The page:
Did you know that about 25% of all coaching relationships have to be terminated? That’s the finding from an AMA research study. When most experienced coaches are polled, another study found that almost half felt that unqualified coaches threaten the effectiveness of coaching.
As a professional executive leadership coach, I am constantly interviewed for assignments as well as interviewing other prospective coaches for my clients. Rarely, are we put through a rigorous screening process, so it’s no wonder some poor hires make it through to the intended coachees. How do you know what to look for in a quality executive leadership coach? And what is the best fit for your organization?
Download my presentation on Choosing the Best Leadership Coach and Maximizing Results to learn how to select the best leadership coach for you and your organization. You’ll also learn how to leverage that relationship to enhance leadership development and achieve stronger results.
Is it more important for a great leader to be better at listening or communicating their vision? I posed this question recently in several LinkedIn senior leader groups and received hundreds of comments. It was quite an interesting discussion with some thoughtful answers. The overwhelming sentiment expressed in all groups was that listening is paramount to leadership. Many people commented that you couldn’t communicate your vision without first listening to your colleagues, peers and subordinates. As basic as the skill listening is for leadership, most felt that without it, the vision will not be in tune with the environment and employees resulting in failure over time.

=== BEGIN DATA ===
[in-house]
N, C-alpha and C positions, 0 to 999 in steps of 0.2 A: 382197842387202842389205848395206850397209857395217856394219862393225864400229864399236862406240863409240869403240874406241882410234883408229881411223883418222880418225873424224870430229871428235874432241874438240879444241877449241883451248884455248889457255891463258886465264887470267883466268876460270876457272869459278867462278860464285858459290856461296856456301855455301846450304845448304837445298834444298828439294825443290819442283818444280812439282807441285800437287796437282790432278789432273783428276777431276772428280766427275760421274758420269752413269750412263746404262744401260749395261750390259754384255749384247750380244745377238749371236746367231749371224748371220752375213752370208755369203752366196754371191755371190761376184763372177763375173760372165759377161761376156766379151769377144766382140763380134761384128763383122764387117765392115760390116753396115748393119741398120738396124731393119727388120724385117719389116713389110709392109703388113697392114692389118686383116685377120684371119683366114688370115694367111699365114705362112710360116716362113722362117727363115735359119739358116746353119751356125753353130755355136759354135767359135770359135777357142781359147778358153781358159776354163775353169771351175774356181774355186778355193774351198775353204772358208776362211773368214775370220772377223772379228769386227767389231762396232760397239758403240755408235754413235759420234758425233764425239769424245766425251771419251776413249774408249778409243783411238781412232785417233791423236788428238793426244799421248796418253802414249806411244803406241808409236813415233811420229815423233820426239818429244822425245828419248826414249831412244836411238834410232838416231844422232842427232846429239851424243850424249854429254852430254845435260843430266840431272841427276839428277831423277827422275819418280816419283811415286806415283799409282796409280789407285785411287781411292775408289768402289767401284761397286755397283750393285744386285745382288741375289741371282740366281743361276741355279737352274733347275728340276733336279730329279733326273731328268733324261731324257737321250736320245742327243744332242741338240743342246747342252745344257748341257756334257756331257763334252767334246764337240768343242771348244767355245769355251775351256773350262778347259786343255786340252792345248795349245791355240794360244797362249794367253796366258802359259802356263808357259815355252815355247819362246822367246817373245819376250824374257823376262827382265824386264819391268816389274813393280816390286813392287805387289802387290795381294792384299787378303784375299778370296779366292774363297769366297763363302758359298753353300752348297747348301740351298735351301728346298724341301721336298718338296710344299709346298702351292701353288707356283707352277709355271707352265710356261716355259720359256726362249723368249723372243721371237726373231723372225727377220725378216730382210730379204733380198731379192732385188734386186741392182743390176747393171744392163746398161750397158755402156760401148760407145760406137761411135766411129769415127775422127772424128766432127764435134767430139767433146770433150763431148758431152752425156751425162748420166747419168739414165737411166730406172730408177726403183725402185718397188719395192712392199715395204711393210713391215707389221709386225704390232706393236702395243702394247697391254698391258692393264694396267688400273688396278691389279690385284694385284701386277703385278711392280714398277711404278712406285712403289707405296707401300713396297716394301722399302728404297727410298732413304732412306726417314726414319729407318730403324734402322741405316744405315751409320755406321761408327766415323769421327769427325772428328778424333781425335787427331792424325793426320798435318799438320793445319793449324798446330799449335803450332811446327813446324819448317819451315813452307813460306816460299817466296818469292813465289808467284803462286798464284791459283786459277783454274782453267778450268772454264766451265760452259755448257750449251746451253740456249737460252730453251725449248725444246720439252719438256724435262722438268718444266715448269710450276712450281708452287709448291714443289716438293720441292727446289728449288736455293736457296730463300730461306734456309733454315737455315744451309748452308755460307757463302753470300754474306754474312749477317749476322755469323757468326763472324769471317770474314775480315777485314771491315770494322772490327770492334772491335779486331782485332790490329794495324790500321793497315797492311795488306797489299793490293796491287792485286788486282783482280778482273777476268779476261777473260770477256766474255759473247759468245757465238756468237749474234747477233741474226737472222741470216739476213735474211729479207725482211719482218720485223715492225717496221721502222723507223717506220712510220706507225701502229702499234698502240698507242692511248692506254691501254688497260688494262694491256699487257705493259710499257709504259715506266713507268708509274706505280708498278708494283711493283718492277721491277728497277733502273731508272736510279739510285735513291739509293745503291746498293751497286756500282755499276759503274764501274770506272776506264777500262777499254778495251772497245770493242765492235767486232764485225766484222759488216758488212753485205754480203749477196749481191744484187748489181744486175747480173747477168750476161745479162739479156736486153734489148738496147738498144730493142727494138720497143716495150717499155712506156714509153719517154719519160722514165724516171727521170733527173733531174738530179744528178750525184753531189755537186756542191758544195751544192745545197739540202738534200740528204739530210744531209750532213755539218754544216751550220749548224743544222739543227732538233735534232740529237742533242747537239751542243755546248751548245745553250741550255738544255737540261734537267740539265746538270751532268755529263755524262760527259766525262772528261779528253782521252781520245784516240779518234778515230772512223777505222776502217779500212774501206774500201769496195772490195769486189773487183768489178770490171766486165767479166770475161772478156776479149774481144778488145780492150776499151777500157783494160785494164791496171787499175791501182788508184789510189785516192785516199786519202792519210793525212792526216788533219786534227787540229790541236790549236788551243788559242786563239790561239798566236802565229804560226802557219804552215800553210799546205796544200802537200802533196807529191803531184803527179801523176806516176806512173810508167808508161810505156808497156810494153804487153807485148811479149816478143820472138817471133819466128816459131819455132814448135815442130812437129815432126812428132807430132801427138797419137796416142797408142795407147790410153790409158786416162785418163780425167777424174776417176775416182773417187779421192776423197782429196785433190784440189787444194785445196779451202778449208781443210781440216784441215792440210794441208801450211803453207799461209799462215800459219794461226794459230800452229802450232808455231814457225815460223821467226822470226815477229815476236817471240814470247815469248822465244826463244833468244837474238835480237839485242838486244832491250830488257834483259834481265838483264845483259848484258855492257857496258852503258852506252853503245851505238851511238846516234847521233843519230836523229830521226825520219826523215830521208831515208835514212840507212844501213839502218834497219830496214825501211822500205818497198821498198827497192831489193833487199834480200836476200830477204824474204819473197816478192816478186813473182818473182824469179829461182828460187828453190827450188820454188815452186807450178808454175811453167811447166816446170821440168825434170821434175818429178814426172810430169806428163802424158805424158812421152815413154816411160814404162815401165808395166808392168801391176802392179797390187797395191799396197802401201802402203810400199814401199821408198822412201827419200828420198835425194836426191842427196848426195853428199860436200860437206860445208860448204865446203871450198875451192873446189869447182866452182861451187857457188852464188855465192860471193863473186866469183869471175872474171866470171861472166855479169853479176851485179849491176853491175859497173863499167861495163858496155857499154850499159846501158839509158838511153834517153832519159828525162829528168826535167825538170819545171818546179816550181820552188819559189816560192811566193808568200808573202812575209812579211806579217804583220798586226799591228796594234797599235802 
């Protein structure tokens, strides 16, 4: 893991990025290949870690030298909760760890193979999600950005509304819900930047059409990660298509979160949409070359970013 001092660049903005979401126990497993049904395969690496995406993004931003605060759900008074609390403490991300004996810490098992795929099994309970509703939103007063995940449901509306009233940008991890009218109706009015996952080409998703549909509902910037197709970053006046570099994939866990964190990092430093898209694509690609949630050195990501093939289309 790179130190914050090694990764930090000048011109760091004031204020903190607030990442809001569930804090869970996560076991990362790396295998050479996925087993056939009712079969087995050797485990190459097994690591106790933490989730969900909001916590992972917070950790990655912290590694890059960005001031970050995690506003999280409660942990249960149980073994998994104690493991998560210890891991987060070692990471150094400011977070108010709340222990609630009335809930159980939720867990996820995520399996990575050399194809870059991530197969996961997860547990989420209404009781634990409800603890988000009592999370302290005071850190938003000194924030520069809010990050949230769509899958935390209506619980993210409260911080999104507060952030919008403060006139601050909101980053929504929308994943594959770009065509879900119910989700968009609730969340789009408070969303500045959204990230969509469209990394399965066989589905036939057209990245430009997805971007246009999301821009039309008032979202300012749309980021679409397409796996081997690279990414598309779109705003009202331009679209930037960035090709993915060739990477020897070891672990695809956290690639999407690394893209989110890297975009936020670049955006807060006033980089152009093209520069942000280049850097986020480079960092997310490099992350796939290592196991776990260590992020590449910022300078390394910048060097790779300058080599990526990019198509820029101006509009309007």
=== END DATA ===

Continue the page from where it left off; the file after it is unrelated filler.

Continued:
These results were interesting since the most popular authors on the subject of leadership describe the importance of vision for success and quite often leave “listening” out of the discussion. Listening is an essential skill of leadership and many people believe leaders possess that trait, when in fact it is not always present.
As an executive coach, I often work with senior leaders who are perceived as having all the answers, but this perception is due in part to poor active listening skills. The assumption is made by many that if a leader doesn’t ask any questions, then he/she must already know everything and doesn’t require any input.
It is incumbent for any leader to recognize that good listening skills are vital to business and career success. Great listening doesn’t happen automatically. Think of your listening skills like a muscle that needs constant exercise. If you don’t continually “flex” your listening muscle it will atrophy or time and you will miss out on much needed information that will help you make better personal and business decisions.
Improve your leadership skills by actively listening every day. Ask a different peer or employee a question about the details or progress of a project, the company culture or just what’s new in their life. Not only will it help you to discover potential problems and solutions, but it will build trust and positive relationships in your work environment.